NEH Impact: Incorporating Local Literary Legends Into Tuskegee's Curriculum

Zora Neale Hurston, Ralph Ellison, and Albert Murray are three literary legends of the twentieth century, pivotal to the Harlem Renaissance, Modernism, and cultural theory. Each of these authors spent their formative years in HBCUs, and have artistic and biographical ties to Tuskegee University and Macon County, Alabama—a region that serves as a backdrop to and central inspiration for their works.

Though long and internationally-famed for its strengths in and contributions to STEM, in recent years, Tuskegee University began to conceptualize their curriculum more holistically by expanding arts and humanities requirements for all students. Thus, with NEH support, English faculty developed Literary Legacies of Macon County and Tuskegee Institute, a multidimensional project that includes course enhancements, faculty-student research, workshops for teachers and faculty, and community engagement activities with the aim of enhancing student learning through Tuskegee’s profound yet often overshadowed literary heritage. 

As part of our NEH for All initiative, we partnered with Tuskegee to understand the impact this project is having on students. Results demonstrate the profound benefits of incorporating local heritage into curricula and extending research and community engagement opportunities to students. 

Survey results show that only 14 percent of student respondents had personal or familial ties to Macon County before attending Tuskegee. After taking courses from faculty who attended Literary Legacies workshops and incorporated local literary heritage content into their course, 86 percent of student respondents reported learning more about Tuskegee’s local culture and/or literary history. Students gained a deeper appreciation for Tuskegee’s legacy and made connections between the past and their current context. For example, one student wrote: “I gained a greater appreciation for the school I attend and the city it's in.[...] Great minds grew from this soil.” Another said, “I was able to learn more about Tuskegee through the authors we studied and how they had an influence on this community, and why it might be how it is today.”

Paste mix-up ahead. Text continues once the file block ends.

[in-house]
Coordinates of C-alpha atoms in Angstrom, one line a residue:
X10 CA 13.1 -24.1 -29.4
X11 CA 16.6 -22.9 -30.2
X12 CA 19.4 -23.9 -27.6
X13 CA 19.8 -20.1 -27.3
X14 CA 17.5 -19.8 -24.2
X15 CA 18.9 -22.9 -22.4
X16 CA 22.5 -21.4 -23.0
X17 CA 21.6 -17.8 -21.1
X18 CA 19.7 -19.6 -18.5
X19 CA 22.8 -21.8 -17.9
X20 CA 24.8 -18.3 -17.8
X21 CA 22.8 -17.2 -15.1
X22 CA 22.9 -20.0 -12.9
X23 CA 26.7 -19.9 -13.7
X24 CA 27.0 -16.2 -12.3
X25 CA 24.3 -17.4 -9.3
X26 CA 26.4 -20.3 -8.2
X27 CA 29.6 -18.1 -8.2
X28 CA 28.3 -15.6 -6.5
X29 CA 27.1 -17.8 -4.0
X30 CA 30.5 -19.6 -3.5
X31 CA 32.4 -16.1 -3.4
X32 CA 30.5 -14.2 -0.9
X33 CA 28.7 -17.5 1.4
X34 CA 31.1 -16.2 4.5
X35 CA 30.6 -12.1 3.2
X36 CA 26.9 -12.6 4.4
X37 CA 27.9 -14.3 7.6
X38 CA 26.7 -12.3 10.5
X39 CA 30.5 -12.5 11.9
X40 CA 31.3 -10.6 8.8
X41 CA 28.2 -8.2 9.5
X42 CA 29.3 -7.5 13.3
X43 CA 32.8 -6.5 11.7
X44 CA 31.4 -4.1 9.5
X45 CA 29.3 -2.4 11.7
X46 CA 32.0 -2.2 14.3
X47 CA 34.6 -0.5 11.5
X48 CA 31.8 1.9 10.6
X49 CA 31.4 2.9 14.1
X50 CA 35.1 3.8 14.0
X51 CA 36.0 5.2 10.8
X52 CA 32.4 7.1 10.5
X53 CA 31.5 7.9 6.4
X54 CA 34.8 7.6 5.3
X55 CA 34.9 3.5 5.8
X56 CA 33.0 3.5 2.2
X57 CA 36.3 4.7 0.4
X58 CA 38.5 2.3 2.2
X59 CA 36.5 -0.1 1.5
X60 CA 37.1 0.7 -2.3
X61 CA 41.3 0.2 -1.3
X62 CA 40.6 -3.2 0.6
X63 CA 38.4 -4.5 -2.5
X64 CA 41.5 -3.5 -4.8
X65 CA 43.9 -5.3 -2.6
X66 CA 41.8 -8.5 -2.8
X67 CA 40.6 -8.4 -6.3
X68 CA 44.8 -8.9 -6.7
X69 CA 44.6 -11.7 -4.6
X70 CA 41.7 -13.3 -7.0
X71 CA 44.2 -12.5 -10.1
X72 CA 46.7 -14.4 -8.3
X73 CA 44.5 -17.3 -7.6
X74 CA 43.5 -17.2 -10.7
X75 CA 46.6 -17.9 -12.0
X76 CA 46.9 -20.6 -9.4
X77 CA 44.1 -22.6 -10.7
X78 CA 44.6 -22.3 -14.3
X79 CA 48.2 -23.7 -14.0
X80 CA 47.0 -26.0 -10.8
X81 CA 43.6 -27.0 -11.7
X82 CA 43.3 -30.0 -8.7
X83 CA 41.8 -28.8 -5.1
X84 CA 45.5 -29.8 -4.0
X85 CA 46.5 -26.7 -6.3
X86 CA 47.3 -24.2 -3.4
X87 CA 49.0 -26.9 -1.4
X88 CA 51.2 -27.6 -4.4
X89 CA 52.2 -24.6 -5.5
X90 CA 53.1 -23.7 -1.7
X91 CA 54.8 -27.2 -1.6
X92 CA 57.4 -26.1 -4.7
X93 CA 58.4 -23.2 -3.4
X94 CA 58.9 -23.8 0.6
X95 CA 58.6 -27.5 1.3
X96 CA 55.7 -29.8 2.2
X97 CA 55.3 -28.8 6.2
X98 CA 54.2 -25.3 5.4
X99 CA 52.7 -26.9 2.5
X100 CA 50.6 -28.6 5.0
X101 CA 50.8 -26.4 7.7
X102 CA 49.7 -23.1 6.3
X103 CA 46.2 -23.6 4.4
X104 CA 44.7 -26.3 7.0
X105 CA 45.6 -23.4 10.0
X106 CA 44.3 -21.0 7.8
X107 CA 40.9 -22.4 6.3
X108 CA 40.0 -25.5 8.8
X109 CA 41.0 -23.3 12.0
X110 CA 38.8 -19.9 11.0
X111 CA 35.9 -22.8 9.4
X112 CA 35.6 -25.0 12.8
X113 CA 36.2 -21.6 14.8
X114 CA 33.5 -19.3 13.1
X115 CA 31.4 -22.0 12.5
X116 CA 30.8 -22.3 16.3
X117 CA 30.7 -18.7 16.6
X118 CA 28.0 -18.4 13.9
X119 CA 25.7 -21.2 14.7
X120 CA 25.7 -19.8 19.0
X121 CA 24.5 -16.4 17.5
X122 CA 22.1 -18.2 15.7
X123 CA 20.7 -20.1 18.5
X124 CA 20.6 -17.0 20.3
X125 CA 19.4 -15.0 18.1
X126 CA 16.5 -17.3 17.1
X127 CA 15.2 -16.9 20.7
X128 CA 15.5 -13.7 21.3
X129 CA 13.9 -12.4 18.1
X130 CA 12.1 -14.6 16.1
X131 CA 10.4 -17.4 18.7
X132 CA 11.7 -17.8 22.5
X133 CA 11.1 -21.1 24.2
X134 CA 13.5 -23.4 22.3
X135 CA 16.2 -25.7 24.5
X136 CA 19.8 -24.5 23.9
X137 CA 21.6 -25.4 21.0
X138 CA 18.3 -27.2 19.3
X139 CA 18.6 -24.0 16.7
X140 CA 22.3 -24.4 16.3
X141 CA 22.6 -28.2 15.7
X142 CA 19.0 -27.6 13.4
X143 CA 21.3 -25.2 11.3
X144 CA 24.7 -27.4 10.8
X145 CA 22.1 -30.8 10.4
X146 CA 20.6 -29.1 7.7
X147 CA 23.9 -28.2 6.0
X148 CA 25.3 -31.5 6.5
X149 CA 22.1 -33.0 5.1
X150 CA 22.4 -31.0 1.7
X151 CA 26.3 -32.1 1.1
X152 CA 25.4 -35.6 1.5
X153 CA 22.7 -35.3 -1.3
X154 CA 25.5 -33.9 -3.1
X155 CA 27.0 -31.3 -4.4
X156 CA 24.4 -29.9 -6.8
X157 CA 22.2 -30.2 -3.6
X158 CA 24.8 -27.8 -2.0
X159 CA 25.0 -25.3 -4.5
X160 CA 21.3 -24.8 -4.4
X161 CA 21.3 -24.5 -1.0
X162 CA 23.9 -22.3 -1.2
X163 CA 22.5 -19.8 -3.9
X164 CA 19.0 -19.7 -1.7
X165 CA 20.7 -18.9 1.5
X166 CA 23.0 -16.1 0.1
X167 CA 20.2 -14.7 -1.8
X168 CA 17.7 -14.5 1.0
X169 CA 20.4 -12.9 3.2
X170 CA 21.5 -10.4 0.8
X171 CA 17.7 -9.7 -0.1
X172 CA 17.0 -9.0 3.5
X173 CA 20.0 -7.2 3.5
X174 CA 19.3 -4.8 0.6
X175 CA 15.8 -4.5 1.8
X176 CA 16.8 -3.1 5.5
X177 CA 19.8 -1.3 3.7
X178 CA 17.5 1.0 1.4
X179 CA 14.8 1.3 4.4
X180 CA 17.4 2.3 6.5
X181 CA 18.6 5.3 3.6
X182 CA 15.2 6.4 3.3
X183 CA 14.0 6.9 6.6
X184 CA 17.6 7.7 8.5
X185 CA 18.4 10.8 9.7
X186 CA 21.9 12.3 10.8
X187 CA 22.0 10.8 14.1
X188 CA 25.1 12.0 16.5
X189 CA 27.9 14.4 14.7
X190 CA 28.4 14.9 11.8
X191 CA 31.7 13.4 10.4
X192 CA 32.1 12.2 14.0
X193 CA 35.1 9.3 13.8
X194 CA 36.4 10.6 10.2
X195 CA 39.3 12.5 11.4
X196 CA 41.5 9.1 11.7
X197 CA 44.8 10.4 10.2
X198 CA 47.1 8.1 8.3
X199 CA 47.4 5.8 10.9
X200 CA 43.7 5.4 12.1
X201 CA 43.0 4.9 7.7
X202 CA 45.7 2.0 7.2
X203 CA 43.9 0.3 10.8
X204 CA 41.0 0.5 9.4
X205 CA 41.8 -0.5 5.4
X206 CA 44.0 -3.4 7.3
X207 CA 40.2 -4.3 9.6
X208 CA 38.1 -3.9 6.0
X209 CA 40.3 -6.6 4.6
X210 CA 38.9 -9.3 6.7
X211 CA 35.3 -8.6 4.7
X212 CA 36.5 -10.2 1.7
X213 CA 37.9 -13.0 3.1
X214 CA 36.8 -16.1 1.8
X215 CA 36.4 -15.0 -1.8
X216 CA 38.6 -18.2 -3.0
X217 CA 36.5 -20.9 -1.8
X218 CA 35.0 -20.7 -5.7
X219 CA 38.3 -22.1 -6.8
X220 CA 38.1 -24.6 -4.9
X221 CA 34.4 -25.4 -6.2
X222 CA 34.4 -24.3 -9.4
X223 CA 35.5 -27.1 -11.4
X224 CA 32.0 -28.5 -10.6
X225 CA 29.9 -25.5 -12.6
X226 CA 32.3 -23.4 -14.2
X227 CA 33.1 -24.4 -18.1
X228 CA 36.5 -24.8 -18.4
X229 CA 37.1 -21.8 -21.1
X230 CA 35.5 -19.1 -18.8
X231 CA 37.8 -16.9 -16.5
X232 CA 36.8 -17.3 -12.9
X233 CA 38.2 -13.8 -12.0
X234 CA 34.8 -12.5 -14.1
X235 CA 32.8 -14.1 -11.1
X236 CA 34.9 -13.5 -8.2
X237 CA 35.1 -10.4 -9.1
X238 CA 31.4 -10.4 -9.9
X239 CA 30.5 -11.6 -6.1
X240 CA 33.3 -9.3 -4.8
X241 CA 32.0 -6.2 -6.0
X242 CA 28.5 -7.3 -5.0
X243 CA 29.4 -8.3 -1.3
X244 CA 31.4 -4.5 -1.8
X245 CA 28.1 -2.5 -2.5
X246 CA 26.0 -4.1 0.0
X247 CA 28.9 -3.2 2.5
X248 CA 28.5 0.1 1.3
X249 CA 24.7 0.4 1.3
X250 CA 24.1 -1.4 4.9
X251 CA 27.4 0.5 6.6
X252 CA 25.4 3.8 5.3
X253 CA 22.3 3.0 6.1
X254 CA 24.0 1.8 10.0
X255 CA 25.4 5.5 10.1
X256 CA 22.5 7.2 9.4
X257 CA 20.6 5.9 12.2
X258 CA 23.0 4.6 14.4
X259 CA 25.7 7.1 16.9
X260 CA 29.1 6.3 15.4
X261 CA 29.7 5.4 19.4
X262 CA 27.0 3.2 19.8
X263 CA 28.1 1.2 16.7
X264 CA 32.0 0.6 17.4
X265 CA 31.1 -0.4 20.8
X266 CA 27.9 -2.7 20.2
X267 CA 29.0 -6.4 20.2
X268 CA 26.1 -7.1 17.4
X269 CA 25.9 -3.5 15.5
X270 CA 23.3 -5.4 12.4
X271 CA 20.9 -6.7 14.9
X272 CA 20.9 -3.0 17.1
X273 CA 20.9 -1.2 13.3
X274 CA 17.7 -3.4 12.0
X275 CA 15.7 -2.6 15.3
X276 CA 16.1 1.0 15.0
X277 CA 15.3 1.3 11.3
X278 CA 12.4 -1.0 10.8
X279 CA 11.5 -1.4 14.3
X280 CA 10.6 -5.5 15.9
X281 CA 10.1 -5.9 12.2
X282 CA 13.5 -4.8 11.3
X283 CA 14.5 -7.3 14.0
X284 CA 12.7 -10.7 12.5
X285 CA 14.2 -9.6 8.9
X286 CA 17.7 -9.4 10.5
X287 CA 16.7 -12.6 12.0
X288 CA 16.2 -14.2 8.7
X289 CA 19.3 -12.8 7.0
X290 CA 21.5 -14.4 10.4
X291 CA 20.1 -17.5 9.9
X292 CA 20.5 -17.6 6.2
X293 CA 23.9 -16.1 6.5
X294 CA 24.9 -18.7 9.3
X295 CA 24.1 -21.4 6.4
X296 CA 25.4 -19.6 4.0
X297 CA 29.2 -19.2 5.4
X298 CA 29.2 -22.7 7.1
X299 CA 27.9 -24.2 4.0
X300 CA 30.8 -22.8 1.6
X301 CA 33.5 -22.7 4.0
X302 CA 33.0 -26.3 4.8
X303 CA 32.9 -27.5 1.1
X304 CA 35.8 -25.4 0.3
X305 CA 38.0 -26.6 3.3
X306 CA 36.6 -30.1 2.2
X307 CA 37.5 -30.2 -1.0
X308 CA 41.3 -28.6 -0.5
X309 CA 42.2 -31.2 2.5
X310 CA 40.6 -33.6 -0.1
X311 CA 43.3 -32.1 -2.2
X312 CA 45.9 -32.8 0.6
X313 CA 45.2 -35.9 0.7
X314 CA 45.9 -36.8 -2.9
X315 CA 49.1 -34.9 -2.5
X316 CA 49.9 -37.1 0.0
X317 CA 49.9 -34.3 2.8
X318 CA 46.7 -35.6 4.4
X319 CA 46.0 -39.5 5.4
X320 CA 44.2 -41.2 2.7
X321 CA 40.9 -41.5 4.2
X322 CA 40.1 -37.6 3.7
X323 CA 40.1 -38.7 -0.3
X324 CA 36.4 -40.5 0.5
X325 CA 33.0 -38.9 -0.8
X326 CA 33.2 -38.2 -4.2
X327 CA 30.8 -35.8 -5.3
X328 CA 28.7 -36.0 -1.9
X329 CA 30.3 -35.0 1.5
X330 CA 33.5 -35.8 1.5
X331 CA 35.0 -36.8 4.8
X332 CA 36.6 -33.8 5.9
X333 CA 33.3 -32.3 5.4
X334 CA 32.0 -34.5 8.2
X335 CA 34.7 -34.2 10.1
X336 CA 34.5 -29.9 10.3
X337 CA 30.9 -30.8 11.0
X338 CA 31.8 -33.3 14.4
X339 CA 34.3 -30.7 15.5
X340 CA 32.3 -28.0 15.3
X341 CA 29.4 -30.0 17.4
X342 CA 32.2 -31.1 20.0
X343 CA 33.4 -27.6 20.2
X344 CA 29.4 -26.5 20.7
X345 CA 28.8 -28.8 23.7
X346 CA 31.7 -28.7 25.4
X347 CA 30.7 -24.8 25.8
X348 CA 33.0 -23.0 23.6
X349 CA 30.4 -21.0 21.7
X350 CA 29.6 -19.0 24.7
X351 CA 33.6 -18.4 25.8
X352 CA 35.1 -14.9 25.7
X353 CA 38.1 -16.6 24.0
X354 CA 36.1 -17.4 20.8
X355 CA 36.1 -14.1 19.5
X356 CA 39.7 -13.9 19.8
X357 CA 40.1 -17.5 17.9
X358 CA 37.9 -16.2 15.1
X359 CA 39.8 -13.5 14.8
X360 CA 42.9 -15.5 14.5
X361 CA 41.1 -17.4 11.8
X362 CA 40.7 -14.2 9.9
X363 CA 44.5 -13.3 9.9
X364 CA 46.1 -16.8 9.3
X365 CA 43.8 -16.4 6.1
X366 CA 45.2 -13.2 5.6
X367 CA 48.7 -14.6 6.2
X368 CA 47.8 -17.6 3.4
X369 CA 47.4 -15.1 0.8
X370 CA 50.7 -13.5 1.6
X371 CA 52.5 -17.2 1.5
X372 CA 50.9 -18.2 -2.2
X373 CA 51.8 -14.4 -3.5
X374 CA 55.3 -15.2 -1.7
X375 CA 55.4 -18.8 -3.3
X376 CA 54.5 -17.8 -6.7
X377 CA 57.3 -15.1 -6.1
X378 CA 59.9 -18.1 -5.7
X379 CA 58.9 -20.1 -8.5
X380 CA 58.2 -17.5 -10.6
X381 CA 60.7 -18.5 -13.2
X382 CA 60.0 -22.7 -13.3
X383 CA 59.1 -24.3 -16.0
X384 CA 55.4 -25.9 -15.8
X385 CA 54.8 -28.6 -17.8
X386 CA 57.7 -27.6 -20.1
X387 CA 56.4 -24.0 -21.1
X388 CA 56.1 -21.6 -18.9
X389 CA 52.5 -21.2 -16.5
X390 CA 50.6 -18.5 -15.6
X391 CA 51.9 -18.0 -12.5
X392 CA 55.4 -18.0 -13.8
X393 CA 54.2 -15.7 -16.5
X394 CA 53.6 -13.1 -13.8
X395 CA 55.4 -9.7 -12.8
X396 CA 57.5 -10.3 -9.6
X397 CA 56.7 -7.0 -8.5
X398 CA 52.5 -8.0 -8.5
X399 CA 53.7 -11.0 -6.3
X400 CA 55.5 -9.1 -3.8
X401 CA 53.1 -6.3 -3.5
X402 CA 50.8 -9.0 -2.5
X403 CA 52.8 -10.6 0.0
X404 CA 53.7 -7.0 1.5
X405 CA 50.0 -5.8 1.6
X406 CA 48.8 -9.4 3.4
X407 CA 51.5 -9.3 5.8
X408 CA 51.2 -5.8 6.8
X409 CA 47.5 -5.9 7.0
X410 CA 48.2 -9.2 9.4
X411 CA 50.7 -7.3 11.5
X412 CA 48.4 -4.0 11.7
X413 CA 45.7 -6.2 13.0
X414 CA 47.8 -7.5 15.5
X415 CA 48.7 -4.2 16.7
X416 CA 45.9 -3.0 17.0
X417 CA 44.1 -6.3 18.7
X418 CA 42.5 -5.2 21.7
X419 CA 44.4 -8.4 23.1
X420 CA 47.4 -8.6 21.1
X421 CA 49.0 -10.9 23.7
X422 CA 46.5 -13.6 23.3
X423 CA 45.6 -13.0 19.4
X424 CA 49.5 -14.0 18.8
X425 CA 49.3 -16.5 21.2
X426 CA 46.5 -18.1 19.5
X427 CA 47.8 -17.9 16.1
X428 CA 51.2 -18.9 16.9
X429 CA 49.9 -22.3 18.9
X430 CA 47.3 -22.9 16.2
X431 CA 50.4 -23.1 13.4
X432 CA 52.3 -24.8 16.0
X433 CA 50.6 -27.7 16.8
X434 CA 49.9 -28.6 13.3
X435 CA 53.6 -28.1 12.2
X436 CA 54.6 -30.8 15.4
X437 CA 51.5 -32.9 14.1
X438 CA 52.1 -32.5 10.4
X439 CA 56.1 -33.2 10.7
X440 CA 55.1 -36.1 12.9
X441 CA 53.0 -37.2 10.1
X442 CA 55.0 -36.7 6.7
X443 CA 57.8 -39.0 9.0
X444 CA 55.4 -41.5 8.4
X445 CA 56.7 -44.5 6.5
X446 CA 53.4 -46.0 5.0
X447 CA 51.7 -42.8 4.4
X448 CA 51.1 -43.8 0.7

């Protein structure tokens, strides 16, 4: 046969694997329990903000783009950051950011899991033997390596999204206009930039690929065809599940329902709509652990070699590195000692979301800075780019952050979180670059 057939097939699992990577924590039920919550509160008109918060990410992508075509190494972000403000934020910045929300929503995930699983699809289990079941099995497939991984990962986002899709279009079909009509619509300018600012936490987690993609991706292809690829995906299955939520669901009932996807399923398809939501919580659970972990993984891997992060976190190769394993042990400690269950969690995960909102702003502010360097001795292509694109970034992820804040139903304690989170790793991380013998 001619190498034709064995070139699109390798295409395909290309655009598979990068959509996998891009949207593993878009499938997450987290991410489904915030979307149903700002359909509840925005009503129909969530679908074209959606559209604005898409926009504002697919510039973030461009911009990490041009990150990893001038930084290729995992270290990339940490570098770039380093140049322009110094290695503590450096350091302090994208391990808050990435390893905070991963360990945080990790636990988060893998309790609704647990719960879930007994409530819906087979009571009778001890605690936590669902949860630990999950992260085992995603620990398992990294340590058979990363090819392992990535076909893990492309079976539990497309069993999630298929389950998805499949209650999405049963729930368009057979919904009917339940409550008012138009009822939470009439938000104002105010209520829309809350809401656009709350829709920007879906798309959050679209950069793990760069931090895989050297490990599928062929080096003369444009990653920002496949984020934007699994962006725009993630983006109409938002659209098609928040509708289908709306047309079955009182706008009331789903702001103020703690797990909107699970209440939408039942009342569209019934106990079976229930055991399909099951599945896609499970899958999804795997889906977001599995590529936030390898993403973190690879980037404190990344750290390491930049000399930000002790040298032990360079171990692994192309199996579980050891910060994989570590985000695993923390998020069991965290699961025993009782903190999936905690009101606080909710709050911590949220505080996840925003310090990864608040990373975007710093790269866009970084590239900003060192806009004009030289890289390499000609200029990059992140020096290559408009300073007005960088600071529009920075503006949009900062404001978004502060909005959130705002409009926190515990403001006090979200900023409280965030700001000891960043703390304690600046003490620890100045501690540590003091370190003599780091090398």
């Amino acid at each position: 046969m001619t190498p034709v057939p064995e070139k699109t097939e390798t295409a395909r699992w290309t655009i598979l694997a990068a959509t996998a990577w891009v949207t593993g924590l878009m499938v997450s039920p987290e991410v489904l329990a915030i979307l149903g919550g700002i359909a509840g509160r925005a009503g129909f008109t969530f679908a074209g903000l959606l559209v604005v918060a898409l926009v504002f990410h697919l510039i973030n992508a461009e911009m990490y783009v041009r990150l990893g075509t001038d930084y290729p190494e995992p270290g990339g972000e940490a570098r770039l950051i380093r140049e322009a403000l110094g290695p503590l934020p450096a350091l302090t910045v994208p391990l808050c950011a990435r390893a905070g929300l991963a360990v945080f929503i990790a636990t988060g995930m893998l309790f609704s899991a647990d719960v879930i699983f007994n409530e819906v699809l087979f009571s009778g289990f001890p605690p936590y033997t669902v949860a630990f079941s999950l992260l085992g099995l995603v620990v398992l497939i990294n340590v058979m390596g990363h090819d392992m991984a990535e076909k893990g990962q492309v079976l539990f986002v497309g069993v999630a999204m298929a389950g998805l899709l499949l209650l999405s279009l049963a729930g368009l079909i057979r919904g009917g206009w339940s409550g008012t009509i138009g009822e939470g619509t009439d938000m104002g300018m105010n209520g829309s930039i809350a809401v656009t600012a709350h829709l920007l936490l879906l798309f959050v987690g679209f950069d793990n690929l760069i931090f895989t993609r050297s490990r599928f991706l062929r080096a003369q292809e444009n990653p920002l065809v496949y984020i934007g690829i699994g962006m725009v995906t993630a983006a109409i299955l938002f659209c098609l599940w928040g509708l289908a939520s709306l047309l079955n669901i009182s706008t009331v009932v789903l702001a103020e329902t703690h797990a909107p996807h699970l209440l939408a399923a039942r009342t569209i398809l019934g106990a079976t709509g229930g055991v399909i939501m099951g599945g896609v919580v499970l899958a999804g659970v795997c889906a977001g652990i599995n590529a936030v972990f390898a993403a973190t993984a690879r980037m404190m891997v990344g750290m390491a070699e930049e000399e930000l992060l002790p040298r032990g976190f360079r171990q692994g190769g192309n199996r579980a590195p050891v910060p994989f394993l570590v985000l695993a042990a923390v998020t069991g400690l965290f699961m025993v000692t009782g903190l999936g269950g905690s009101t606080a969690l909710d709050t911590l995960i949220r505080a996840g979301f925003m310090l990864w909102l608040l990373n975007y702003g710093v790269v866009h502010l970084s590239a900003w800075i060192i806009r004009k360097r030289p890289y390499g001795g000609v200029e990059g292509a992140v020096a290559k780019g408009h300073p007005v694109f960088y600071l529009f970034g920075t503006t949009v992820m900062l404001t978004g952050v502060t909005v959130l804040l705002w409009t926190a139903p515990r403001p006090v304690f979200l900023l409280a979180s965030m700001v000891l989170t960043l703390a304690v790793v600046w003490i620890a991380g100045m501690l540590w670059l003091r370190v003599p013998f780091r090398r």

In addition to enhancing course materials, Literary Legacies also hosted public events like “Soul of Zora,” a quilt exhibition inspired by Zora Neale Hurston’s life and work displayed at the on-campus Legacy Museum, and created a sustainable digital humanities site to disseminate historical documents, teaching materials, and cultural artifacts. These projects connect students with professional development and research opportunities. Two students expressed their appreciation for experience working with the quilt exhibit: “Not only were we able to experience the Zora Neale Hurston quilt exhibit, but we were fortunately given the opportunity to deinstall the quilts. This [was] as a monumental and precious moment.” Another said, “Deinstalling [the quilt exhibit] gave me insight into a career I [am now] considering pursuing.”

As Literary Legacies continues to implement the many dimensions of the project, NEH for All will continue to document the myriad ways Tuskegee is connecting their students and community to their robust history and heritage.

 

Photo Credit

Thumbnail image: Photo courtesy of Tuskegee University.


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